Absolutely Fabulous: The Movie
The film achieves the same high-pitched, broad humor of the series—even though at a scant 90 minutes, Ab Fab: The Movie is straining at the seams. While you may wonder, “Why was this made?” the hilarious presence of Joanna Lumley is reason enough. Her character Patsy is a stroke of comedic genius, and the world is always in dire need of that. WM. STEVEN HUMPHREY Cinema 21.
Abstractions: Films by Jon Behrens
The acclaimed experimental filmmaker from Seattle showcases some of his favorite works from his 25-year career, combining striking imagery with ambient synth score. Director in attendance. NW Film Center’s Whitsell Auditorium.
Your monthly opportunity to literally check off a bingo card full of B-movie clichés. This month’s entry: The Magic Crystal. To clarify: I didn’t say The Dark Crystal. This is not a movie about freaky Muppets hissing and clicking at each other while an aggressive pomeranian-thing yaps at everything all fucking movie long. (Shut the fuck up, Fizzgig!) No, this is more or less what would happen if you asked someone recovering from massive head trauma to describe Big Trouble in Little China to you. You’d wind up with Cynthia Rothrock fighting for control of the Force as a green rock that lets you talk to E.T. telepathically while letting you get your Jean Grey on—but filmed for $5. BOBBY ROBERTS Hollywood Theatre.
Since Bad Moms is a film about women made by the men who wrote The Hangover, it’s motherhood through bro-colored glasses: Drinking sequences, the word “vagina,” and blunt-force impact are mined for laughs, and just as modern moms are hamstrung by a lack of paid maternity leave and gender double standards, the film’s potential for revenge-flick fun or bawdy escapism is curbed through shallow sentimentality. KJERSTIN JOHNSON Read the rest of our review, this issue. Various Theaters.
As slow as the first half of The BFG is, Steven Spielberg and screenwriter Melissa Mathison get much more right than wrong, allowing large chunks of Roald Dahl’s world to remain in the realm of mystery, and never over-explicating every strange and wondrous thing on screen. Spielberg seems to have once again tapped that particular vein of childhood logic where strange things are to be explored and experienced rather than feared. NED LANNAMANN Various Theaters.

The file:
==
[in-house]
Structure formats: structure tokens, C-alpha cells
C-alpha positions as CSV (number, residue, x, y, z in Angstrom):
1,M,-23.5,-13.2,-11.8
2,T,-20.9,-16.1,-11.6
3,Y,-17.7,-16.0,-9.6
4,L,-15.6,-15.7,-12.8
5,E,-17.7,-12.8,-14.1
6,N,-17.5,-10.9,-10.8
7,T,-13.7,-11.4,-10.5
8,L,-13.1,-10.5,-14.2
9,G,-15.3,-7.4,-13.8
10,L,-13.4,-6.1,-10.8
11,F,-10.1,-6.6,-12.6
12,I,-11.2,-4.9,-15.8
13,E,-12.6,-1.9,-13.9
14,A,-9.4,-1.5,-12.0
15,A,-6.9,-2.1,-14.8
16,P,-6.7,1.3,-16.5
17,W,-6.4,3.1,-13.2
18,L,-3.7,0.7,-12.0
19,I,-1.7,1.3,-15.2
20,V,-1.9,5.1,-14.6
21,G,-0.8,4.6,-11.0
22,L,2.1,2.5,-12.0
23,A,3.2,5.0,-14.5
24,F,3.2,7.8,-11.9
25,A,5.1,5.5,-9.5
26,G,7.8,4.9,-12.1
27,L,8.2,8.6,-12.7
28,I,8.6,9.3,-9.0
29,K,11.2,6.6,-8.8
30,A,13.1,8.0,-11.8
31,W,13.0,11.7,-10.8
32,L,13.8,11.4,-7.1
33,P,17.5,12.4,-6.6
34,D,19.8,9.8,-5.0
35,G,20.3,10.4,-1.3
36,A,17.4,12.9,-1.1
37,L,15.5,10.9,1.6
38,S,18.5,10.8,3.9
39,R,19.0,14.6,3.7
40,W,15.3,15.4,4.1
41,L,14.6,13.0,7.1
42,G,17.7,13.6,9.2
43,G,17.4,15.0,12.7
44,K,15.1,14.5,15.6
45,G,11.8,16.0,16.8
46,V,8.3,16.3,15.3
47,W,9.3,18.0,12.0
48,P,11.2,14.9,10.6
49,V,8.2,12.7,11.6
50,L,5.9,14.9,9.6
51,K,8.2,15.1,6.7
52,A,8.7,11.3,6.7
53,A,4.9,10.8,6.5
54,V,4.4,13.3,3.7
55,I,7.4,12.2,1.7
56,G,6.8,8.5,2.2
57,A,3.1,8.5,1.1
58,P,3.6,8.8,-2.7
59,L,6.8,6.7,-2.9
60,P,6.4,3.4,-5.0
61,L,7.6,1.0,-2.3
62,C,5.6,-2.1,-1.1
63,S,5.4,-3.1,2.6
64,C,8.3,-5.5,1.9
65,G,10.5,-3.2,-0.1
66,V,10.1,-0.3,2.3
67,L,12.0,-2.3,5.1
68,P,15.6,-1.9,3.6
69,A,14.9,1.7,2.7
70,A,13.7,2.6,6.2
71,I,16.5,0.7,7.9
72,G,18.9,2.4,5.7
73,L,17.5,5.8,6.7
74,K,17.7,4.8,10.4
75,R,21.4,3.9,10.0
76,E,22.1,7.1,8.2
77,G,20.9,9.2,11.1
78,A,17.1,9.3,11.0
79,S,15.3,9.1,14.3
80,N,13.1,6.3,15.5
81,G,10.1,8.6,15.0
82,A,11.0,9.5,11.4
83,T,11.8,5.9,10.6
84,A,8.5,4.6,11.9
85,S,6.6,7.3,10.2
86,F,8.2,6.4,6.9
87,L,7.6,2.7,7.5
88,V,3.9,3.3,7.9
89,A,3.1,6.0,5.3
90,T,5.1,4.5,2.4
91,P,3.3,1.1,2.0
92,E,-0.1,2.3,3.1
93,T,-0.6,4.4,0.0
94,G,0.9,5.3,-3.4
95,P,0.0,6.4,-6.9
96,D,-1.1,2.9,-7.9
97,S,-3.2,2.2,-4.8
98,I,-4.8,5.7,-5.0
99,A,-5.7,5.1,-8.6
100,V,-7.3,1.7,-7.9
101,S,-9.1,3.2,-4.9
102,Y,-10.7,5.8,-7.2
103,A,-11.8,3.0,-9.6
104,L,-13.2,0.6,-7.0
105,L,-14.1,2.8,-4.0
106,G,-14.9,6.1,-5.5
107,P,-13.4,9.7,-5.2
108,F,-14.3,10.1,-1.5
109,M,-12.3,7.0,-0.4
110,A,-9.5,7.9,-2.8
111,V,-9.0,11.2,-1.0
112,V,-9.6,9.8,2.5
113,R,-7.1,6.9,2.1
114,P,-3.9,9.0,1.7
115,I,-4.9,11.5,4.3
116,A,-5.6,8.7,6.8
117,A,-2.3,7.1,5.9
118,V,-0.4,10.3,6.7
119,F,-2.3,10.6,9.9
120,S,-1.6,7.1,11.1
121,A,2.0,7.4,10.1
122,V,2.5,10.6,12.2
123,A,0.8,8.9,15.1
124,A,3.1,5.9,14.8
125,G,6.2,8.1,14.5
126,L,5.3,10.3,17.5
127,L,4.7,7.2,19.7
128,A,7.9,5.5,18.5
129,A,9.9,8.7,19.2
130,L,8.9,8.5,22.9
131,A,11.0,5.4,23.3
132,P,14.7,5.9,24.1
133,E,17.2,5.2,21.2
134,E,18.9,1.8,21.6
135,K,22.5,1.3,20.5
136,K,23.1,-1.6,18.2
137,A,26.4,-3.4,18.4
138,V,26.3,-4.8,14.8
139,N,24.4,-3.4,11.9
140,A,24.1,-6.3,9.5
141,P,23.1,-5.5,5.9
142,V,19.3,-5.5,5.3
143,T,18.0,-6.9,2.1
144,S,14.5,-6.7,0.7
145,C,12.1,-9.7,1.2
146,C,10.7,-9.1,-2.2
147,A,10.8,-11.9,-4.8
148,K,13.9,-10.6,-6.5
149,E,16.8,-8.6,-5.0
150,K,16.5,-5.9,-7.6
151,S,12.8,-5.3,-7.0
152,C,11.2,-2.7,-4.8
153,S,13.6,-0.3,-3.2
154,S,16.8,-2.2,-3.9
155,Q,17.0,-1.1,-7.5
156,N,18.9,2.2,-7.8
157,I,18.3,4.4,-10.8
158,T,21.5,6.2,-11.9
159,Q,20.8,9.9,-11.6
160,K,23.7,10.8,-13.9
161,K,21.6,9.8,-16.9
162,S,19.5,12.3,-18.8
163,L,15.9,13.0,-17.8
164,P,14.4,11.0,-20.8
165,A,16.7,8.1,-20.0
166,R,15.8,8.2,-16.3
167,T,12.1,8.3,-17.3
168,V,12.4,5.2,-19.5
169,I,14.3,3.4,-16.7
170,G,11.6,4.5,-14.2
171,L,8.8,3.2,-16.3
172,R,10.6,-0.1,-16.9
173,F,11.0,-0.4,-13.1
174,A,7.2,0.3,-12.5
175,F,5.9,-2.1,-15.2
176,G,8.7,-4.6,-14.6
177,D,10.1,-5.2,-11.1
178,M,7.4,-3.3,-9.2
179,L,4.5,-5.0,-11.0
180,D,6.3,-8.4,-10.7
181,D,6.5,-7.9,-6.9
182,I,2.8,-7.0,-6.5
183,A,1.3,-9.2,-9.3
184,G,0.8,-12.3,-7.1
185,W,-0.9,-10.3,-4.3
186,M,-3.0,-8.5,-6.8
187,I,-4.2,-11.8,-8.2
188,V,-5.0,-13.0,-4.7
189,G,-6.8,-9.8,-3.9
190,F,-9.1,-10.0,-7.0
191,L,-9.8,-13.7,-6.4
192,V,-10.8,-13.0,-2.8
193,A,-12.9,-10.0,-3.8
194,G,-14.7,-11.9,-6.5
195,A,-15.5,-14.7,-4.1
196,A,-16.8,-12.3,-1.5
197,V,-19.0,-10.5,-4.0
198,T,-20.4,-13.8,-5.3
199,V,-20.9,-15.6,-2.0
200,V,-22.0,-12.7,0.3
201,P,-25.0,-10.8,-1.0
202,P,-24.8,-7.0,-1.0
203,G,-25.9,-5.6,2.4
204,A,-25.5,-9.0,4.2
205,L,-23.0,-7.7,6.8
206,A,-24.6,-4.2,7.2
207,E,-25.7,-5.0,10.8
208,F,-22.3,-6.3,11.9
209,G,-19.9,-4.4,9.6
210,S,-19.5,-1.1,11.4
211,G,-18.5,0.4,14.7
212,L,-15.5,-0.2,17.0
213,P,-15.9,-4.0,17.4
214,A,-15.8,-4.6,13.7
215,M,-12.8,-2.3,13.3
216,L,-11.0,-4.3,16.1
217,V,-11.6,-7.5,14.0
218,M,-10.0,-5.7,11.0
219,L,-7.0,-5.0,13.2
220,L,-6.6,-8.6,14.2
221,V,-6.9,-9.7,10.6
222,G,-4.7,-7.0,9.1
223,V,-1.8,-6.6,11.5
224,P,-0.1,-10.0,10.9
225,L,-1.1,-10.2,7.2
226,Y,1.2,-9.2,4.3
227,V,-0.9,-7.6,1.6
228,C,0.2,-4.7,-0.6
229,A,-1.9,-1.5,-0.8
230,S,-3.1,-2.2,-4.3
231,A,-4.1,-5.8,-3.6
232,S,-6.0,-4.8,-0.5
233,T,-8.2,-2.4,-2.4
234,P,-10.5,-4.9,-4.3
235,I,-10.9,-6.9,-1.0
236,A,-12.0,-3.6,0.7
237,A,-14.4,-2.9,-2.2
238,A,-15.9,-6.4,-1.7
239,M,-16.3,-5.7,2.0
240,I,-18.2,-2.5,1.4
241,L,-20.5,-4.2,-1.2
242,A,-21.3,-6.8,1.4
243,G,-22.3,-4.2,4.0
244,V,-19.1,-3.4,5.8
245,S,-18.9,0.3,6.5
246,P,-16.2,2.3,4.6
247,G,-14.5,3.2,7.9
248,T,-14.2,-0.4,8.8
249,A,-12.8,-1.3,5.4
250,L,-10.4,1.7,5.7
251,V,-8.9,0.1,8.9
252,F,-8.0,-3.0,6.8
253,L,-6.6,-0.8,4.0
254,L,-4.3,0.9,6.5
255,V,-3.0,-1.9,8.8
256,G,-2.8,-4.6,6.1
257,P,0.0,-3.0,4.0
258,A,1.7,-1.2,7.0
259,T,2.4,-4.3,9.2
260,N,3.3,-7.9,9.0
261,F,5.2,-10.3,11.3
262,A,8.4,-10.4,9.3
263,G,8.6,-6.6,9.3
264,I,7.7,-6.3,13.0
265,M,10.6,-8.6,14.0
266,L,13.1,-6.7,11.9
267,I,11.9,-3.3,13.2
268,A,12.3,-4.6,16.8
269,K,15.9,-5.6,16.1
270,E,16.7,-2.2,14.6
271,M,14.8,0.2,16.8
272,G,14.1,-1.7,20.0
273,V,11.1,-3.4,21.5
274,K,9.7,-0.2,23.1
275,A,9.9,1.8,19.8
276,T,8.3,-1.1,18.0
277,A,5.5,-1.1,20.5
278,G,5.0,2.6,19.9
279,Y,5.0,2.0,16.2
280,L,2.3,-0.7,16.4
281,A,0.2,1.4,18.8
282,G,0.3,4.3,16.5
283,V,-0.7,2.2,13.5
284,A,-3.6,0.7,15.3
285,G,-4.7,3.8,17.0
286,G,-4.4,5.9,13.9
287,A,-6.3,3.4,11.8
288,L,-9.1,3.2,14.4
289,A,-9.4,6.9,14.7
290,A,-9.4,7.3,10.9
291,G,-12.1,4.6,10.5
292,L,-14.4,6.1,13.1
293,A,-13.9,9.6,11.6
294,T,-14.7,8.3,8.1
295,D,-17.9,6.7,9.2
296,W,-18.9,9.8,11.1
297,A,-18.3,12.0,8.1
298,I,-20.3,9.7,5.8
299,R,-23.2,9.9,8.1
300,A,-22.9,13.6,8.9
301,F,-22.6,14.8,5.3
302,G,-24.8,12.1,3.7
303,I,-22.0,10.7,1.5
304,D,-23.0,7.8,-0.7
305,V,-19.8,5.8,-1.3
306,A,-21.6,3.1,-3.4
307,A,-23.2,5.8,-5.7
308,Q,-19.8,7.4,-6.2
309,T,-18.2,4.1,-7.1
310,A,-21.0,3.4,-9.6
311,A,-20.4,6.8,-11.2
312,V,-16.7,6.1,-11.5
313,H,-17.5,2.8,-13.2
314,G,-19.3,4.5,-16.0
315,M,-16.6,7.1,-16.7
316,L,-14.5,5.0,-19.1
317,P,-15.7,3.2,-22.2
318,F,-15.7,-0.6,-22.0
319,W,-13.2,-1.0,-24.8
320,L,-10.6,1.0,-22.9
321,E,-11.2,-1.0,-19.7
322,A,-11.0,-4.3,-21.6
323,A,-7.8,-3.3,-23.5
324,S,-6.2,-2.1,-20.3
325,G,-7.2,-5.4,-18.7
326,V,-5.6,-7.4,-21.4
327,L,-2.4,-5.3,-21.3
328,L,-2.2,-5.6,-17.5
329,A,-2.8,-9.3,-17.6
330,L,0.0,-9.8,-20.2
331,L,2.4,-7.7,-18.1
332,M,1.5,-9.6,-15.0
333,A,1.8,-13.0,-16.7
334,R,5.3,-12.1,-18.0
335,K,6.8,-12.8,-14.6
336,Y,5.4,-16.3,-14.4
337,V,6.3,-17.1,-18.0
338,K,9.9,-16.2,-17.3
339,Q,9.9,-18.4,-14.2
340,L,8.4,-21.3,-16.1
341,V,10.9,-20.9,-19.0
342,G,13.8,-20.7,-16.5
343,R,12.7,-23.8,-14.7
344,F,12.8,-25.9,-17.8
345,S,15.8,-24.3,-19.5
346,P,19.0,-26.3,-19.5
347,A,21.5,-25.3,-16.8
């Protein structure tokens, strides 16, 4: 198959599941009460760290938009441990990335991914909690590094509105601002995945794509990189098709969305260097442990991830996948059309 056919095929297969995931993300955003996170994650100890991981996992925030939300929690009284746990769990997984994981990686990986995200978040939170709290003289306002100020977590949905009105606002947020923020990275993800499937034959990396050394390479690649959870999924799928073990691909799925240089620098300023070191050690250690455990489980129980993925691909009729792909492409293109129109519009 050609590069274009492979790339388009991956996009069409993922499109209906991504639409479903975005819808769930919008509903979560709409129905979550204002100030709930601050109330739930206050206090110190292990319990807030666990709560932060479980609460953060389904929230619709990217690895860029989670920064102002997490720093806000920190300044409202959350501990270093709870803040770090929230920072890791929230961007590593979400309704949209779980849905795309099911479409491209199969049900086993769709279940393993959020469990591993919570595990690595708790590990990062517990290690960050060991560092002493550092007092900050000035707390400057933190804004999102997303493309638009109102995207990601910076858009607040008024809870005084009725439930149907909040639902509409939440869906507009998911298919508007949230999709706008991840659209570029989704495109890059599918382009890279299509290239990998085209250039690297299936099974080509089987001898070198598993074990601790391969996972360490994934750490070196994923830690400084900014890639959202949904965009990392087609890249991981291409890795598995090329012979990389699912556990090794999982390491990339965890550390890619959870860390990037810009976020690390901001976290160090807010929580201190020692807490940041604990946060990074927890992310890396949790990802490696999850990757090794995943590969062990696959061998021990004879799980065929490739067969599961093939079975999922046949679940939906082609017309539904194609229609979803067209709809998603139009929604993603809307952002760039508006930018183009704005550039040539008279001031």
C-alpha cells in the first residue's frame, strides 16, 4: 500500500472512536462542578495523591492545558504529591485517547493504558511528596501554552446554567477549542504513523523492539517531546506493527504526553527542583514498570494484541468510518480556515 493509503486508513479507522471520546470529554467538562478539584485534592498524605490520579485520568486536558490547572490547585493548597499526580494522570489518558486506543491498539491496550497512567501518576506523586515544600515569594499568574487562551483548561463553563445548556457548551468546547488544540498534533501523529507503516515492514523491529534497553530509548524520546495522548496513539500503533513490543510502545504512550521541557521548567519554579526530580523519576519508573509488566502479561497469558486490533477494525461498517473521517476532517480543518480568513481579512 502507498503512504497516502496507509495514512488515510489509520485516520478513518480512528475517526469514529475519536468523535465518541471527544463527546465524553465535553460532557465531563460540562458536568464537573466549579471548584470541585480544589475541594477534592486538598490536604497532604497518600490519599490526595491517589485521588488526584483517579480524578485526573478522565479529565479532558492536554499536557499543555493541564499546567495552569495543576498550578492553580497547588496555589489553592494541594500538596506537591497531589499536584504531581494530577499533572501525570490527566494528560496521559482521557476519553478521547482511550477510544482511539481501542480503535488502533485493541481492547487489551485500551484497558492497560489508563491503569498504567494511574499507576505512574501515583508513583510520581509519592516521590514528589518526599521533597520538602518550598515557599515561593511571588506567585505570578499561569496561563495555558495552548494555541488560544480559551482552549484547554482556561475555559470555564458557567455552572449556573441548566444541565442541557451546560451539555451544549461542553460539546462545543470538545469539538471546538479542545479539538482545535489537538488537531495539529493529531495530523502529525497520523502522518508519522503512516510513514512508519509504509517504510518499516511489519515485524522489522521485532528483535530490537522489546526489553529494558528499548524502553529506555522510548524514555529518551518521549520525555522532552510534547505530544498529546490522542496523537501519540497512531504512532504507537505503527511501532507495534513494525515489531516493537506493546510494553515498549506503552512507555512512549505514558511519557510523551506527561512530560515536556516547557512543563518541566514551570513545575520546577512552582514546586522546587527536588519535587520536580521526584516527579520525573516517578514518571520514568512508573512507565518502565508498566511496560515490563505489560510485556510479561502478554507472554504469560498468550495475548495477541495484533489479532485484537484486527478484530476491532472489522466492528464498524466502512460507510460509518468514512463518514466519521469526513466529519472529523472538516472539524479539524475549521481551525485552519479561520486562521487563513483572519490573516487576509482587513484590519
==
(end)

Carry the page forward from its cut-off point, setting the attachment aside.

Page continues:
I have dreamt that it might be possible to raise my child in the woods, off the grid, to spare her this modern cultural hellscape filled with guns and Trumps. The fictitious Cash family, headed by Ben (Viggo Mortensen), gives us a taste of that life—good or bad, depending on how attached you are to warm showers and iPhones—in the sweet, funny, and overall wonderful Captain Fantastic. ELINOR JONES Fox Tower 10.
The Conjuring 2
For horror fans accustomed to wandering through acres of dreck for a meager jolt, James Wan is the real deal. The Conjuring 2, the director’s return to the horror game after the amiably knuckleheaded Furious 7, is a brilliantly staged, strangely exhausting work of a filmmaker in complete thrall to his chosen genre. This is a movie where virtually every scene is designed expressly for the purpose of causing the viewer’s colon to have an out-of-body experience. ANDREW WRIGHT Laurelhurst Theater.
The Dead Zone
David Cronenberg’s creepy-as-hell 1983 adaptation of Stephen King’s bestselling thriller was one of the few bright spots in film that year, featuring the most sensitive, nuanced, and disarming performance in Christopher Walken’s long career. Don’t worry, all his patented tics and quirks are still present and will elicit a chuckle or two as you’re watching from the comfort of 2016, but hold onto those brief moments of fun, because comfort will leave you, and joy will fade quickly, once you start to recognize a certain Cheeto-hued presidential candidate hiding within Martin Sheen’s performance. And then? Oh, then the dread and the helplessness will creep in, squeezing your chest in its cold fists, as you realize King saw this coming over 30 years ago and there are no psychic Walkens around to stop it. BOBBY ROBERTS Hollywood Theatre.